April is one of the harder months to write about baseball. The small samples of data we have to work with on the new season are tough to evaluate because many times we don't know if a player has undergone an actual talent change or is simply in the midst of a hot/cold streak. With that said, it can still be fun to crunch some numbers; as long as you understand what it may or may not mean going forward.
As we've all seen, the Braves pitching staff has been absolutely dominant thus far. Currently they sport the best ERA (2.20), FIP (2.60) and xFIP (3.15) in the league, with the starters carrying the way. It has honestly been remarkable with all the questions coming into the season how the first 21 games have panned out.
This isn't meant to be an analysis of the staff, but to highlight a beginning of the season quirk I stumbled upon. It actually deals with a stat we don't use around here much, a pitchers win-loss record. We harp on this site a lot about the pitfalls of using wins and losses to evaluate a pitchers performance. There is just no reason with all the widely available stats to continue to take a win loss record with any seriousness, yet we still hear it every time we turn on the TV.
The start to the Braves season further exemplifies this stance. I went through a broke each game by whether the starter received a win (n=9), loss (n=5) or no-decision (n=7) and the average performance in each outing.
As you can see from the chart, Braves starters have actually had a better pitching line when the starter records a "loss" than when they record a "win". To take it even a step further, their line has been better in losses + no decisions than in wins. Even the starters average game score (can read about game scores here) have been higher whey they receive a loss (67) than in an average start this season (64). Even after only 21 starts, this is quite remarkable.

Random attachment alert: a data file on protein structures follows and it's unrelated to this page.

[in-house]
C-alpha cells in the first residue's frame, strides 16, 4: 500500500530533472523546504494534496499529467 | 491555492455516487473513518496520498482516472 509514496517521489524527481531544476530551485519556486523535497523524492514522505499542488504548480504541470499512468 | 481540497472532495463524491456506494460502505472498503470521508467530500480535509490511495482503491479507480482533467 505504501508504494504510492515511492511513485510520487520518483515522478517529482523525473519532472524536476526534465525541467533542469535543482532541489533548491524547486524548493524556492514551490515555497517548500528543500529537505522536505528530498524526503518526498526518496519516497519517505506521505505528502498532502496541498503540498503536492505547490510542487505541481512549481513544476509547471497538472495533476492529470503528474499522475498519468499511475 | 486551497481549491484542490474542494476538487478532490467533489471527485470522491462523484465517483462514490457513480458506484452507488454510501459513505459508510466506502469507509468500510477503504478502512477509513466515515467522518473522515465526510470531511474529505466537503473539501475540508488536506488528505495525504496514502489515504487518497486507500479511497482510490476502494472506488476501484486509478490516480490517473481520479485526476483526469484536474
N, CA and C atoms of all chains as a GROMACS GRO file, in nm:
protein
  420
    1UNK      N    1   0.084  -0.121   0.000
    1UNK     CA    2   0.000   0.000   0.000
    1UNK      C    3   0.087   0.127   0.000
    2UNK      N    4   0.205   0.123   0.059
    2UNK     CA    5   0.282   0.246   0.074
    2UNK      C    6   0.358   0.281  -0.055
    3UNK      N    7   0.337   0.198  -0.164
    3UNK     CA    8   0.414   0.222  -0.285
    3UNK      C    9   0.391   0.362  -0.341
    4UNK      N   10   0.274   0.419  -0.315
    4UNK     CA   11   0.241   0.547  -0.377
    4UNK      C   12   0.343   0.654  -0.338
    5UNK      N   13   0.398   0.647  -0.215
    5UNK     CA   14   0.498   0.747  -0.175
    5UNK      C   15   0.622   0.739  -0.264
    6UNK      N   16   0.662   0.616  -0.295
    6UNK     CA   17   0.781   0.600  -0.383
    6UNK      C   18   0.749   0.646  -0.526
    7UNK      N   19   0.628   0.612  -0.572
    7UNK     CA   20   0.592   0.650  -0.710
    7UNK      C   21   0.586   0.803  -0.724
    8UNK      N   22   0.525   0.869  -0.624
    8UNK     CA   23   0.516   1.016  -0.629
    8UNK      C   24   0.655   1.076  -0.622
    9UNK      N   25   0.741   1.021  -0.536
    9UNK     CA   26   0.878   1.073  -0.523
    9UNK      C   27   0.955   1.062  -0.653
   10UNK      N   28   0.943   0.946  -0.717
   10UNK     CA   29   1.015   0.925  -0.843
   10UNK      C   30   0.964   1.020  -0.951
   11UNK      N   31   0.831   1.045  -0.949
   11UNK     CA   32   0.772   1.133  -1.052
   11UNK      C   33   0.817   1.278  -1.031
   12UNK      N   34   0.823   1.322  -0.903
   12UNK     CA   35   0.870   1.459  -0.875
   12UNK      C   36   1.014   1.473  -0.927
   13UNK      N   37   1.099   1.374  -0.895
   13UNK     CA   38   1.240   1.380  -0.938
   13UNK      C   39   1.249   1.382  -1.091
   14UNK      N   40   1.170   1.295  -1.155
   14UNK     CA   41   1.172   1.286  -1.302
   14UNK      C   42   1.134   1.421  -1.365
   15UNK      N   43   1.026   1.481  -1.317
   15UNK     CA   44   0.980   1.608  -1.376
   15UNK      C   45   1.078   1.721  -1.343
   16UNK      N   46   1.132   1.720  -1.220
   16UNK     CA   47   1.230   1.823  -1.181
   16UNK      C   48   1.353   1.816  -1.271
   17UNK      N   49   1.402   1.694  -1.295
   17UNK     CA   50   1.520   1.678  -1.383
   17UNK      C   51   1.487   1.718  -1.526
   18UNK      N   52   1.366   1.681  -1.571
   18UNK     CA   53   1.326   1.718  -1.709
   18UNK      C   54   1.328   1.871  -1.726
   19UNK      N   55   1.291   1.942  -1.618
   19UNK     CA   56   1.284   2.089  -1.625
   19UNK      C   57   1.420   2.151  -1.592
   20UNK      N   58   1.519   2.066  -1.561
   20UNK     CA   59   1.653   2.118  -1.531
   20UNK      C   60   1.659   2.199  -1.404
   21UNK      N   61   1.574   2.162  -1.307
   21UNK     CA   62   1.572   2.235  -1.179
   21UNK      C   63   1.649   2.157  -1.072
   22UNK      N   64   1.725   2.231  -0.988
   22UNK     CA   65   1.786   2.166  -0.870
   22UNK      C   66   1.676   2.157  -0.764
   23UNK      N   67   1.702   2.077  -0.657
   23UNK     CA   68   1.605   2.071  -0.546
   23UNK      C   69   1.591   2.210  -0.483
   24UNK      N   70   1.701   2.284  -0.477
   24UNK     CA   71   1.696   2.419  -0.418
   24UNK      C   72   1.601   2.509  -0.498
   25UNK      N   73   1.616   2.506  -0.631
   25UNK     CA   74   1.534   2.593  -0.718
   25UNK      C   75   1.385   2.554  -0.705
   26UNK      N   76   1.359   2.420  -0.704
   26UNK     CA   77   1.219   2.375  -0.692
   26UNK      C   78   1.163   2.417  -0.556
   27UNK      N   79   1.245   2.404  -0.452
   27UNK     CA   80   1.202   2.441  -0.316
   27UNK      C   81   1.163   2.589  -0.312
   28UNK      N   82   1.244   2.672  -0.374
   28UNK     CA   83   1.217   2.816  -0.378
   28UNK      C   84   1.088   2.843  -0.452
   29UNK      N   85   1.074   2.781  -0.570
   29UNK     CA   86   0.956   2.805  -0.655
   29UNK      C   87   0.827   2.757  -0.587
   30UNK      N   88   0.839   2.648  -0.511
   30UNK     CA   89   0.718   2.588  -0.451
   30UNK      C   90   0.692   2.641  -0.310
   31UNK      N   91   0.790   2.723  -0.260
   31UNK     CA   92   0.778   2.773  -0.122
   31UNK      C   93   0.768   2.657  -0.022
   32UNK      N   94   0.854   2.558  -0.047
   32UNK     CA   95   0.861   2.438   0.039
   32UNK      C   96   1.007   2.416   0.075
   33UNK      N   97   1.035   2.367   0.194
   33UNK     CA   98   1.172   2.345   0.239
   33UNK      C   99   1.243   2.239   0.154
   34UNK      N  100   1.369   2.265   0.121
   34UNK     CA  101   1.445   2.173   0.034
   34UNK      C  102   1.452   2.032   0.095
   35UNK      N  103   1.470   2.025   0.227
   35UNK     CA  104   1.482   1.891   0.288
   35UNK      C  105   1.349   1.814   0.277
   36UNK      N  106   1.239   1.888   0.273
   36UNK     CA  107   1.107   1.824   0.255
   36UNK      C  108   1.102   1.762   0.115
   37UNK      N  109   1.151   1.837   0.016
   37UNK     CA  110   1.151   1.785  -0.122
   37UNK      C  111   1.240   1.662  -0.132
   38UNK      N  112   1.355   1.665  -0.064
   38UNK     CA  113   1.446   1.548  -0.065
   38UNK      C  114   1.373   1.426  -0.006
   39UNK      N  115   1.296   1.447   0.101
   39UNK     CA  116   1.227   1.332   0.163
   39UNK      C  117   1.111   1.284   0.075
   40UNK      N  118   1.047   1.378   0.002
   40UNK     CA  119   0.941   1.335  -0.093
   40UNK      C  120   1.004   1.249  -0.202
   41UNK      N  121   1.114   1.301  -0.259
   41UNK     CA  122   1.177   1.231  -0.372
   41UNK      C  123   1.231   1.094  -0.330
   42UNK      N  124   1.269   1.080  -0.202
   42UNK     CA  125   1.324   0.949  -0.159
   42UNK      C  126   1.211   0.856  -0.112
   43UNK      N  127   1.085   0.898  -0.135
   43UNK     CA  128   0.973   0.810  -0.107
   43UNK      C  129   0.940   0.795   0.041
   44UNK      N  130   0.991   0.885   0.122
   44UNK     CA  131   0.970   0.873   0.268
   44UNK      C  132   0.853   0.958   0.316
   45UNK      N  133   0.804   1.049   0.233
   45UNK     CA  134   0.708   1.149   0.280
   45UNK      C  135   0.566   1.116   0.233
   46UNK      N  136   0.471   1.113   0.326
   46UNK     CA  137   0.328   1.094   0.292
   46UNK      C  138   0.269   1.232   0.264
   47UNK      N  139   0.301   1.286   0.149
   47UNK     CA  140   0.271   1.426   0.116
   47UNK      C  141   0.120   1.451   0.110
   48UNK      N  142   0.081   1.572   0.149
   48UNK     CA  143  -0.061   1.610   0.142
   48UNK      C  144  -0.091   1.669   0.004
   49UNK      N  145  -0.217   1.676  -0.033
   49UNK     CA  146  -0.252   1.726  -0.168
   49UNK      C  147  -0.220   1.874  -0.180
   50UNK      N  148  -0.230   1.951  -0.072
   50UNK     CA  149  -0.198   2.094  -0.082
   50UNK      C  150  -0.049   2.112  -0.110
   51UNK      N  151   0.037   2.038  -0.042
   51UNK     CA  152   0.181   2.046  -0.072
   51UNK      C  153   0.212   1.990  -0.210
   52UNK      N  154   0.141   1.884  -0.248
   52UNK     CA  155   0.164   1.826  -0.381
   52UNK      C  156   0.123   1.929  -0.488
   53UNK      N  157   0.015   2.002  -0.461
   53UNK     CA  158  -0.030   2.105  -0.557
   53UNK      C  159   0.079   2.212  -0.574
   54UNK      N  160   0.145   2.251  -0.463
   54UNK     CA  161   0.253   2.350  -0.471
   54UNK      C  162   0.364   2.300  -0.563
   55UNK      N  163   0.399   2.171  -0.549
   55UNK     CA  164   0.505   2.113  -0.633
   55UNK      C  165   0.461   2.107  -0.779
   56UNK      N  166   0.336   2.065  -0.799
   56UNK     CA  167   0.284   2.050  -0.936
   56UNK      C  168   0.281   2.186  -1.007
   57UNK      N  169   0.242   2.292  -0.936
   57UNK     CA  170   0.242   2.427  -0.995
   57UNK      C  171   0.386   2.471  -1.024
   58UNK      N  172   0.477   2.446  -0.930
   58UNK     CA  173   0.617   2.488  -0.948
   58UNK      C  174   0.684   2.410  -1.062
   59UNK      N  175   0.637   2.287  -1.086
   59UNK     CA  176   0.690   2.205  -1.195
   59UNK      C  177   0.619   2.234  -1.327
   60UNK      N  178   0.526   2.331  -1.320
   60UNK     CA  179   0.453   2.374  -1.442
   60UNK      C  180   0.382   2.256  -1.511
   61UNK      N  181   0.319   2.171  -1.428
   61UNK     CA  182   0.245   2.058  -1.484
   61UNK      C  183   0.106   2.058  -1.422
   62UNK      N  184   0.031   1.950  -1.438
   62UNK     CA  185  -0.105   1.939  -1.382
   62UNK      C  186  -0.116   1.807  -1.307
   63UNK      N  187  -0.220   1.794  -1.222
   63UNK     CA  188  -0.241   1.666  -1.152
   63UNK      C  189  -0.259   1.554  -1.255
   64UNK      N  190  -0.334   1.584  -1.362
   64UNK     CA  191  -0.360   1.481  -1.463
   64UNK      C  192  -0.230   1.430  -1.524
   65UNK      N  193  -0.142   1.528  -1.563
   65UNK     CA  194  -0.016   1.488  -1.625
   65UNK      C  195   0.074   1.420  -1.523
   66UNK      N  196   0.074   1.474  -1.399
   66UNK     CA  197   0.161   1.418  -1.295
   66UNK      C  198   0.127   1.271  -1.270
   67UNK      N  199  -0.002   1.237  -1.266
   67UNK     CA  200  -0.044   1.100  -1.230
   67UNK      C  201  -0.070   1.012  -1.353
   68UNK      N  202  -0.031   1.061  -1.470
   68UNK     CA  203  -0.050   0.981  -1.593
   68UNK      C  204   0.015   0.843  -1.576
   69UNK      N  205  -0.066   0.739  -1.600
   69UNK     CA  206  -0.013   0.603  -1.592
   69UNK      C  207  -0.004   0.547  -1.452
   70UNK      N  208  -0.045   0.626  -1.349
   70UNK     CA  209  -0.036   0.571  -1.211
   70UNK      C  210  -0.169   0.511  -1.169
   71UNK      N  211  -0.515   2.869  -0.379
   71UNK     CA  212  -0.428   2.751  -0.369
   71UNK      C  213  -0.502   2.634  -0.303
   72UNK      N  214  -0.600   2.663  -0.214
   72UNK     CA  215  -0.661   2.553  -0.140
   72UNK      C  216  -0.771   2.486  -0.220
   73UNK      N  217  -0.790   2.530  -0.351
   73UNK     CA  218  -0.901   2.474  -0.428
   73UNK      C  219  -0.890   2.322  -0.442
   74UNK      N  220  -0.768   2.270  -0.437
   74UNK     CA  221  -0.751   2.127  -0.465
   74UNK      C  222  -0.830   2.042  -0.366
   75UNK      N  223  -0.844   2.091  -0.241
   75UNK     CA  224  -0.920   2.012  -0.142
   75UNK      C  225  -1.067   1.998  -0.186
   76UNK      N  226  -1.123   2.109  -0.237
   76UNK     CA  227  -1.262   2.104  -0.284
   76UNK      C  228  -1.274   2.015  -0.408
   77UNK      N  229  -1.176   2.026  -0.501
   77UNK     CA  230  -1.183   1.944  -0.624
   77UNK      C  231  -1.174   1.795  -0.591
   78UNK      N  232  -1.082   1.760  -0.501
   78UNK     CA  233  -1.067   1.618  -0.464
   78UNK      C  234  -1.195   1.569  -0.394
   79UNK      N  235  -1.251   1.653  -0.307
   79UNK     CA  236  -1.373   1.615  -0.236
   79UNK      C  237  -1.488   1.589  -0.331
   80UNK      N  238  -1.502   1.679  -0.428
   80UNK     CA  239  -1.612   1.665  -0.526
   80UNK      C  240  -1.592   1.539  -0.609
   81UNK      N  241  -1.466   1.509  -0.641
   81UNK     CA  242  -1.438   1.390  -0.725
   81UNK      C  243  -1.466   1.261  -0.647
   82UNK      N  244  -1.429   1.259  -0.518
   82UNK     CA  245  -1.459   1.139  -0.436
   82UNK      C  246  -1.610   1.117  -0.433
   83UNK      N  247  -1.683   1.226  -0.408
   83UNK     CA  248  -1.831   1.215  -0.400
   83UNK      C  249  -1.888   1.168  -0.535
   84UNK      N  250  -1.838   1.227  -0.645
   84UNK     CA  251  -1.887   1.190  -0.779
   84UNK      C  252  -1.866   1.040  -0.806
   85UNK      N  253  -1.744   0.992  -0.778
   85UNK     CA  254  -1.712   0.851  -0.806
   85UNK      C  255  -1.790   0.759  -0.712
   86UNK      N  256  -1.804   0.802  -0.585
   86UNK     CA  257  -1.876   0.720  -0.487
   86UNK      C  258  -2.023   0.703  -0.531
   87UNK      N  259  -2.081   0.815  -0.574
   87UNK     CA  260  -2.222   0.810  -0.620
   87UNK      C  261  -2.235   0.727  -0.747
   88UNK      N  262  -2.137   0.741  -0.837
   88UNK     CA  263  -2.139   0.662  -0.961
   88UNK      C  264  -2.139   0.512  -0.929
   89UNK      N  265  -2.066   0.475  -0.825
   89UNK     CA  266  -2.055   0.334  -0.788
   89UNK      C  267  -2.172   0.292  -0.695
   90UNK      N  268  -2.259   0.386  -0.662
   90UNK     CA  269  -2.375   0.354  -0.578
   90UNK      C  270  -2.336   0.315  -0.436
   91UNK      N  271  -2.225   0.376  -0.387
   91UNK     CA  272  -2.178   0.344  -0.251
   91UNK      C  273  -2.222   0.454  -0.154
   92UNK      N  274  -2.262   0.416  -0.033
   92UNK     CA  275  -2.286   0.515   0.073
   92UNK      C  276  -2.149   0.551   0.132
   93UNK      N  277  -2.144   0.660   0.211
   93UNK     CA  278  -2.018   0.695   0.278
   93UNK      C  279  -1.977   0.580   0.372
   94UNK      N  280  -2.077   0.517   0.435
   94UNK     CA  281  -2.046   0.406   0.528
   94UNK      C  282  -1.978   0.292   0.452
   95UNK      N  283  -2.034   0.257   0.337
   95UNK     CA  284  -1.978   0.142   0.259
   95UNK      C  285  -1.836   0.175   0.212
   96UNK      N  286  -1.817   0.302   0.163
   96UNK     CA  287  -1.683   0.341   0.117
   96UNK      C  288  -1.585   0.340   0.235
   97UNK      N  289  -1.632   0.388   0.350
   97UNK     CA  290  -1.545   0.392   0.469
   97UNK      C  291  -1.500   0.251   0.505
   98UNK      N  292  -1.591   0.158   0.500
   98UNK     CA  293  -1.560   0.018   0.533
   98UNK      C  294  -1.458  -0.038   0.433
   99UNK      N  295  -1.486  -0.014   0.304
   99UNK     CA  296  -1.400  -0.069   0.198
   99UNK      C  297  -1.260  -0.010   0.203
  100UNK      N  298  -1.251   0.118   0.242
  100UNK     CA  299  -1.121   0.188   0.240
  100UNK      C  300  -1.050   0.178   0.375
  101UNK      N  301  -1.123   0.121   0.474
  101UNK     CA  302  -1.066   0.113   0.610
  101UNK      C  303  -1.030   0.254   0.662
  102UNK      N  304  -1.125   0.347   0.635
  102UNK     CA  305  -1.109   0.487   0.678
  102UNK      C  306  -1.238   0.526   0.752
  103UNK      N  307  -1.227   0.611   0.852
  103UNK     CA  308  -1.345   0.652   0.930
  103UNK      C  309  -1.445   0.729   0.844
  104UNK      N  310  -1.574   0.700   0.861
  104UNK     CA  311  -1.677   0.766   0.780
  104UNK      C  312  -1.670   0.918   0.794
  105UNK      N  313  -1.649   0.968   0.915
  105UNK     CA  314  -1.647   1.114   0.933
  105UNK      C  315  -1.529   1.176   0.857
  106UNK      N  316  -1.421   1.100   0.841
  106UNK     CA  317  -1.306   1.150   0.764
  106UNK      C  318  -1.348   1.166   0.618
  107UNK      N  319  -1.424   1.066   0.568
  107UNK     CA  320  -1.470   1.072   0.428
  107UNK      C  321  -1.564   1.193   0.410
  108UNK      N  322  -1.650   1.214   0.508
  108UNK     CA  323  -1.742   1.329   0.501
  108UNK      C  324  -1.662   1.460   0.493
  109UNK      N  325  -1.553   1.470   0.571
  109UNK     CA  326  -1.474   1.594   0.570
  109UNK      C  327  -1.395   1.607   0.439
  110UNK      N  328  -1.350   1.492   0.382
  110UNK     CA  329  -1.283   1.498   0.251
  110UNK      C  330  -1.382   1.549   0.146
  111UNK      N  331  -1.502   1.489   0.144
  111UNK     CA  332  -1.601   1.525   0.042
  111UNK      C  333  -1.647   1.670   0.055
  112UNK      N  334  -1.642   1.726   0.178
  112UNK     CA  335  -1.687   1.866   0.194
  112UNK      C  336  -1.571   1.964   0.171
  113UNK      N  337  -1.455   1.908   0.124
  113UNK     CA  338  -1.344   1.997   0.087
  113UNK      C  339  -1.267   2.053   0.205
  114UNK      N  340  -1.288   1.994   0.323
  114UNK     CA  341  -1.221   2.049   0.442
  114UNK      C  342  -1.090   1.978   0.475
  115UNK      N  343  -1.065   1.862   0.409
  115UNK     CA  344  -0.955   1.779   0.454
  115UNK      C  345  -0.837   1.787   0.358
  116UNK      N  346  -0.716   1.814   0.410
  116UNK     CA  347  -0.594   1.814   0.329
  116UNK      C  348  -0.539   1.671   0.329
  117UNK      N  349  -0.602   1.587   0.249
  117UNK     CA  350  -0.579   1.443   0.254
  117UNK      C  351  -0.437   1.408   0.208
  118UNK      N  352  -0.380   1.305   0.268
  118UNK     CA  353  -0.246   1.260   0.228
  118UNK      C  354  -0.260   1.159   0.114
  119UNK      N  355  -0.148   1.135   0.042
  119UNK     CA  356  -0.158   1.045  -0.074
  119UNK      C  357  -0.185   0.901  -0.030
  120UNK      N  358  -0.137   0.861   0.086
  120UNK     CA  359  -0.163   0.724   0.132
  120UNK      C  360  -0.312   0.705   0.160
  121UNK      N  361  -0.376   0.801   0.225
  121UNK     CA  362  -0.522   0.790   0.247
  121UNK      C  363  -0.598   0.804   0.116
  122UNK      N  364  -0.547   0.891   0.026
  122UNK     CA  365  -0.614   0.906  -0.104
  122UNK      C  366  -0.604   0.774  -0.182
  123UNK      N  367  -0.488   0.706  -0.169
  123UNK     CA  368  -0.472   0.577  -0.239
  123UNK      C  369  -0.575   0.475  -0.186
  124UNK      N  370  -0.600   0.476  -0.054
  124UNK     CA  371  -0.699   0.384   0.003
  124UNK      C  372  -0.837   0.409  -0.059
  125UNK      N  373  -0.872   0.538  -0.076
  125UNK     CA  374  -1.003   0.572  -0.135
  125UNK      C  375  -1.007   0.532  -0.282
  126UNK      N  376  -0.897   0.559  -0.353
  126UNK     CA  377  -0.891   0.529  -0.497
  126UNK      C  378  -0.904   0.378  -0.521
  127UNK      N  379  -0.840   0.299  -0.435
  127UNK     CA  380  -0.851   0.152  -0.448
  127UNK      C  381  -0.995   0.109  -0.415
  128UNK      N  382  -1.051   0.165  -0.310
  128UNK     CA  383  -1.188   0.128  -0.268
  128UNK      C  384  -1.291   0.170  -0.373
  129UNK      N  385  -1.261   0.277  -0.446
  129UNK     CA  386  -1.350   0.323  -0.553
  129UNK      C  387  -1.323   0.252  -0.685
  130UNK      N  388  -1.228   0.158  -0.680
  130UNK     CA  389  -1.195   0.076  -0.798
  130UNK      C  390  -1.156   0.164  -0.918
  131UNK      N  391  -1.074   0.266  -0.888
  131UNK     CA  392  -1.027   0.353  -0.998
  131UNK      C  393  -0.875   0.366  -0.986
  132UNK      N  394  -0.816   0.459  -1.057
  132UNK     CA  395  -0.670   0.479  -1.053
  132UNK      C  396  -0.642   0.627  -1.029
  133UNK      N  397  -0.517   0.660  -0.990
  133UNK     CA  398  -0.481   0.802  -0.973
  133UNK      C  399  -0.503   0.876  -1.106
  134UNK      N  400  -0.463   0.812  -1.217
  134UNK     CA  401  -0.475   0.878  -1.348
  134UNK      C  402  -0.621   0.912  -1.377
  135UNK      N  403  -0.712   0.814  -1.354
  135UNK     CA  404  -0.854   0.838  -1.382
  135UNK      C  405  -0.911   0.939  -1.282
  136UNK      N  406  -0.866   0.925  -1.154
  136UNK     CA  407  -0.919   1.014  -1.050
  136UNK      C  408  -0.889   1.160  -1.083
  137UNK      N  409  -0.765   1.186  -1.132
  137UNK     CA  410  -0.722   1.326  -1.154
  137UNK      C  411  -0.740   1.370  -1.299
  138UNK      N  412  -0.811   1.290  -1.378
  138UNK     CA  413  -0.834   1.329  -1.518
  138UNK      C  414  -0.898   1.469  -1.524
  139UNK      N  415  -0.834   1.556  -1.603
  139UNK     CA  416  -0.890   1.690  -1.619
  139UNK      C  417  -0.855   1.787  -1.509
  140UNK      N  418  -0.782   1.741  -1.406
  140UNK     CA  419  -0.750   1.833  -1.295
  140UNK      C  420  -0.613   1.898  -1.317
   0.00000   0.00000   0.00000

You'll often hear managers and pitchers talk about going out and giving the team a chance to win, which in the Braves case has pretty much been true every single time out. Overall wins and losses have primarily been determined on how well the offense has performed that day.
At the end of the day, this isn't meant to mislead, but to point out a statistical quirk after almost a month into season. Of course, all this will eventually turn around and the staff as a whole will come back down to earth, but it's fun to at least acknowledge these type of oddities. We can also use it as an opportunity to remind ourselves that every time an announcer pounds you over the head with a win-loss record, there is much much more to the story.